Court Orders IRS to Turn Over Statistical Data by April 17
A federal court, on Monday, ordered the Internal Revenue Service (IRS) to turn over extensive statistical information to Susan Long, the co-director of the Transactional Records Access Clearinghouse (TRAC) and a professor at Syracuse University. The decision comes a week after TRAC released a report stating that only 30 of the nation’s 180,000 millionaires were subject to face-to-face audits during fiscal year 2005. The IRS challenged the report on the same day it was issued, claiming the official numbers provided by the IRS were incorrect.
Judge Marsha Pechman, of the U.S. District Court for the Western District of Washington, ordered the IRS to turn over statistical data within 14 days, concluding a legal battle that began in mid-2004 when the agency stopped complying with a 1976 court order to disclose IRS audit and examination data. In ruling that the 1976 order remains enforceable, Judge Pechman rejected the argument that compliance would be burdensome and violate a statute prohibiting public release of tax return information about individual taxpayers because there was no evidence that the data could be used to identify any taxpayer.
“It is essential that a powerful agency like the IRS live by the law,” Long said today in response to TRAC’s legal victory. “This ruling, which requires the agency to abide by the Freedom of Information Act (FOIA) and provide TRAC with information about how it is collecting the nation’s taxes, is a win for the American people, who want to assure themselves that the IRS is operating in a fair and effective manner.”
TRAC uses the statistical data provided by the IRS to produce reports like those published last week. According to that report, taxpayers reporting less than $25,000 in total positive income were six times more likely to be subject to the Service’s comprehensive face-to-face audits than taxpayers reporting income of $200,000 or more. Even when the more common correspondence audits were also considered, poor taxpayers were twice as likely to be audited as the wealthy. Poor taxpayers were also more likely to be audited than middle income taxpayers.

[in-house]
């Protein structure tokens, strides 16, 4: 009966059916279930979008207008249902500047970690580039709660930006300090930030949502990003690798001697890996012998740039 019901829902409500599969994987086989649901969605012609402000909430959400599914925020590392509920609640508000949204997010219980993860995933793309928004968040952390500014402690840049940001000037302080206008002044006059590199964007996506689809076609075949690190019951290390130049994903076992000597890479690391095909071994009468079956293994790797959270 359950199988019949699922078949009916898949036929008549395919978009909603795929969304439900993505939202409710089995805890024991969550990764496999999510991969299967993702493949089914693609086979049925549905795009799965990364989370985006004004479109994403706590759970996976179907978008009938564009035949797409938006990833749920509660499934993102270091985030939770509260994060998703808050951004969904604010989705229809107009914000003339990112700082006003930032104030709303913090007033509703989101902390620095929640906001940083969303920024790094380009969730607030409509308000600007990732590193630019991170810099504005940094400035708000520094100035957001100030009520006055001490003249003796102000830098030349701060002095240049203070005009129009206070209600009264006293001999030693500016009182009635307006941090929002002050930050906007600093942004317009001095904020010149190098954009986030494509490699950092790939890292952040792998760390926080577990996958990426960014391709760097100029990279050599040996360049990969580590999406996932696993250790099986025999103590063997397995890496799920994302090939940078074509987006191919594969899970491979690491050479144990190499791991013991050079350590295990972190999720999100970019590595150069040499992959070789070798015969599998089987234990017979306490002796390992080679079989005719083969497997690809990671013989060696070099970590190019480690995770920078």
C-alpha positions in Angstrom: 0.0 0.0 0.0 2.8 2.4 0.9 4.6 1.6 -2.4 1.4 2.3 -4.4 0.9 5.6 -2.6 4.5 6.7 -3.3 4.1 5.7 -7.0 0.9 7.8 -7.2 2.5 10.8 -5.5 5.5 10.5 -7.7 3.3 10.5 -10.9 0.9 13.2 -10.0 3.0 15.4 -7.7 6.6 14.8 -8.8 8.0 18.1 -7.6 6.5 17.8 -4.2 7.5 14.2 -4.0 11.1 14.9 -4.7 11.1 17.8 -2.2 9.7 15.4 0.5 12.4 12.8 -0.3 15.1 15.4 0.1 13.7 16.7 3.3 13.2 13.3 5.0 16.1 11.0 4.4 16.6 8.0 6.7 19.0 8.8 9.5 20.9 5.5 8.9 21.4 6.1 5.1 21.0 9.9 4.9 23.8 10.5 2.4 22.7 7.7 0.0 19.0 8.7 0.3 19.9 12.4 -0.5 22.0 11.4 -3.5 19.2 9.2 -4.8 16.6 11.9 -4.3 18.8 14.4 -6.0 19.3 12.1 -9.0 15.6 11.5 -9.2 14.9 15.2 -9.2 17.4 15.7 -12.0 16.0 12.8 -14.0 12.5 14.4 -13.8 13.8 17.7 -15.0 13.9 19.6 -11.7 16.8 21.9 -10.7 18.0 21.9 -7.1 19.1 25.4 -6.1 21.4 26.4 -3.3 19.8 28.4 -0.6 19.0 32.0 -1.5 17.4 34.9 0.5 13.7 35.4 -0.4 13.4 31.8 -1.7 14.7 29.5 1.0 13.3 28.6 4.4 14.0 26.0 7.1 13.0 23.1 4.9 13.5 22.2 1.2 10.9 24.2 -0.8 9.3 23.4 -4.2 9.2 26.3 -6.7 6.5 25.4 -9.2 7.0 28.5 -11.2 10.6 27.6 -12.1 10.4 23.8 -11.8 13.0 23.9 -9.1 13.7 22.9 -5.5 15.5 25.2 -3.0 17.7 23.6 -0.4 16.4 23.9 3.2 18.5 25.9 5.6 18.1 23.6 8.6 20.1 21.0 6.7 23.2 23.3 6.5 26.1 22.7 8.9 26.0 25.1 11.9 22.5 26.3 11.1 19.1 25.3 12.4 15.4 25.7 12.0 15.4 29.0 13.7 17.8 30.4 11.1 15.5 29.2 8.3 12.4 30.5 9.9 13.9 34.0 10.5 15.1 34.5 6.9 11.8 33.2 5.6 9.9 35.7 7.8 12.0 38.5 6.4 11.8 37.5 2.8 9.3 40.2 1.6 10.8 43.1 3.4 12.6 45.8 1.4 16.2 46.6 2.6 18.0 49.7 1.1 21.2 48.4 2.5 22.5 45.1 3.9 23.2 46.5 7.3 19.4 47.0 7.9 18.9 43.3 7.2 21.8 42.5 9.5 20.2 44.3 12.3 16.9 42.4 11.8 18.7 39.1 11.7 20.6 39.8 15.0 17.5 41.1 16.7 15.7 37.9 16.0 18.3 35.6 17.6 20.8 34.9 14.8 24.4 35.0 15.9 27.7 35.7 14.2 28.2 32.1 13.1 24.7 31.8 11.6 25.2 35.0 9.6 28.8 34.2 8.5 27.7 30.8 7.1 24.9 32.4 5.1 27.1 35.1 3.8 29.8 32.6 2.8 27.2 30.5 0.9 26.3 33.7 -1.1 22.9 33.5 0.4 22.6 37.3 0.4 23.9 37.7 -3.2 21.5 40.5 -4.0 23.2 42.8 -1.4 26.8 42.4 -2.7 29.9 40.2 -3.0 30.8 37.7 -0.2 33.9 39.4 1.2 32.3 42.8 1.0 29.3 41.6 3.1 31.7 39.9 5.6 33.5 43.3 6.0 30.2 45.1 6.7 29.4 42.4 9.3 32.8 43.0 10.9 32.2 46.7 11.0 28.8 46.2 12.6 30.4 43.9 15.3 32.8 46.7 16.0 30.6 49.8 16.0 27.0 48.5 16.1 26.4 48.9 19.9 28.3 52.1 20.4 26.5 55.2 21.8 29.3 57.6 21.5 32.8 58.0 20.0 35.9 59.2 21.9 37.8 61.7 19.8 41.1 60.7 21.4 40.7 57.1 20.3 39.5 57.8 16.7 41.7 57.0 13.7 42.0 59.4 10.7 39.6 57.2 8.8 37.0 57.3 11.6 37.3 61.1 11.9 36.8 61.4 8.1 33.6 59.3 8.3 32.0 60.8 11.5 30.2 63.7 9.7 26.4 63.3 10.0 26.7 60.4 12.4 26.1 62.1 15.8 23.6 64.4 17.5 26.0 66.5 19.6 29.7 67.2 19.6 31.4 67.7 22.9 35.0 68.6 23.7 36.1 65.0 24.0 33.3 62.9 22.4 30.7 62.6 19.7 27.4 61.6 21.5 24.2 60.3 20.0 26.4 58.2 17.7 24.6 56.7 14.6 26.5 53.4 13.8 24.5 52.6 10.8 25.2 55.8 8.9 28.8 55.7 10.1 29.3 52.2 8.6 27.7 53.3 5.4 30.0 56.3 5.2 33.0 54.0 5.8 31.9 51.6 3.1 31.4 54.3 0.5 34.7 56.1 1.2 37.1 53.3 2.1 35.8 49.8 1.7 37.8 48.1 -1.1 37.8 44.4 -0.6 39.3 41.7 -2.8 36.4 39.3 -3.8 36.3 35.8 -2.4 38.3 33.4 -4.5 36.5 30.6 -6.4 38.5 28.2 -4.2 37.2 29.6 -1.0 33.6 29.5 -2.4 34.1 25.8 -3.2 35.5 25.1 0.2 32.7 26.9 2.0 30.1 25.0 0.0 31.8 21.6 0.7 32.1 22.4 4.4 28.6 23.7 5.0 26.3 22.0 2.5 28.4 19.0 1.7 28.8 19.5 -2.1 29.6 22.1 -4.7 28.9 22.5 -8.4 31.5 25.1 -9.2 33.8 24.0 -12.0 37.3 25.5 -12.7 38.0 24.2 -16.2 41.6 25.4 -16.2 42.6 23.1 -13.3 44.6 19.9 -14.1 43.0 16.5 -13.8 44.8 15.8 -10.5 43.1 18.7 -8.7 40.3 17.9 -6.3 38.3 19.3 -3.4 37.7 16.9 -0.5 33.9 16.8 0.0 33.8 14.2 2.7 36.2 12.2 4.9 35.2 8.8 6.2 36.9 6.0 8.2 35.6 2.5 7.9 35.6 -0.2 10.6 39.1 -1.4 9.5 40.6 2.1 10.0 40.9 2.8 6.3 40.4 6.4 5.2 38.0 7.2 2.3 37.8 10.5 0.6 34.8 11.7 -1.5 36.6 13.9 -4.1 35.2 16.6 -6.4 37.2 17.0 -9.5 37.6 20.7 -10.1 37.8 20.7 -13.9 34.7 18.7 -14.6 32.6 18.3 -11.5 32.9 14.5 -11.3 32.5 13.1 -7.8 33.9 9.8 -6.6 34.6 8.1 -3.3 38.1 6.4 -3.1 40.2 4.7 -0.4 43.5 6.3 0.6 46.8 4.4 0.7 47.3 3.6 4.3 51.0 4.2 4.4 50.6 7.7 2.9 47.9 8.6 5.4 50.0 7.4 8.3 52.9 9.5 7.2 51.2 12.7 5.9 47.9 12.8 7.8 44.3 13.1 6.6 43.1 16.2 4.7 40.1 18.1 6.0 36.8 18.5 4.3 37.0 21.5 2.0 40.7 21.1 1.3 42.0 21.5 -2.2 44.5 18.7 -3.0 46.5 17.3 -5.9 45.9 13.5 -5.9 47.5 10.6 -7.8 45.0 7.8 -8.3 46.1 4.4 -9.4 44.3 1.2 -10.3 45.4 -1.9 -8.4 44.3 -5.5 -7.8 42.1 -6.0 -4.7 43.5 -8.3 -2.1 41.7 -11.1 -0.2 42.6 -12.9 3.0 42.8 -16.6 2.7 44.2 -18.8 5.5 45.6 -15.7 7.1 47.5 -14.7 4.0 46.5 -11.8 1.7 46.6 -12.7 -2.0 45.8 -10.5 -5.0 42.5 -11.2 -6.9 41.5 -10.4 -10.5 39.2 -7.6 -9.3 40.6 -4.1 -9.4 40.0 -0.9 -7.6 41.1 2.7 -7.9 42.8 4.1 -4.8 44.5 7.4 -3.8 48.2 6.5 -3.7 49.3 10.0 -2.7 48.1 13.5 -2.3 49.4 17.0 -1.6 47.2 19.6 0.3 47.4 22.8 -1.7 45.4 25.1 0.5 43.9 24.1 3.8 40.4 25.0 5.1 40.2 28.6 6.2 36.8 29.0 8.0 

The detailed statistics that might explain these findings were not provided by the IRS at the time the report was released. It is not known whether the very low rate of face-to-face audits for millionaires during 2005 was new or whether the policy was in place during previous years because the IRS has never before provided information about the number of audits of wealthier taxpayers. Analysis of data from previous years, however, has indicated that, in broad terms, low-income individuals were more likely to be audited than the rich. The report does note that in a March 17 press release from the IRS, the Service reported completing 1.215 million audits of individual taxpayers during fiscal year 2005, “up almost 21 percent from last year’s figure of 1.008 million.”
According to the note at the top of the report, TRAC has requested additional information to better understand the reasons for the error. If warranted, a follow-up report will be posted.
The effect of the court ruling on this report, or the errors, was unknown at press time. The ruling specifically states that copies of any monthly, quarterly and year-end Audit Information Management Systems (AIMS) Table 37 reports for fiscal years 2002, 2003, 2004 and 2005, as well as any monthly and quarterly reports for fiscal year 2006, be turned over to TRAC by April 17, 2006. In addition, the court awarded Susan Long reasonable costs and attorney fees for obtaining the order which specifies that the IRS will provide, upon request by Ms. Long, AIMS Table 37 reports as long as the agency continues compiling such reports.
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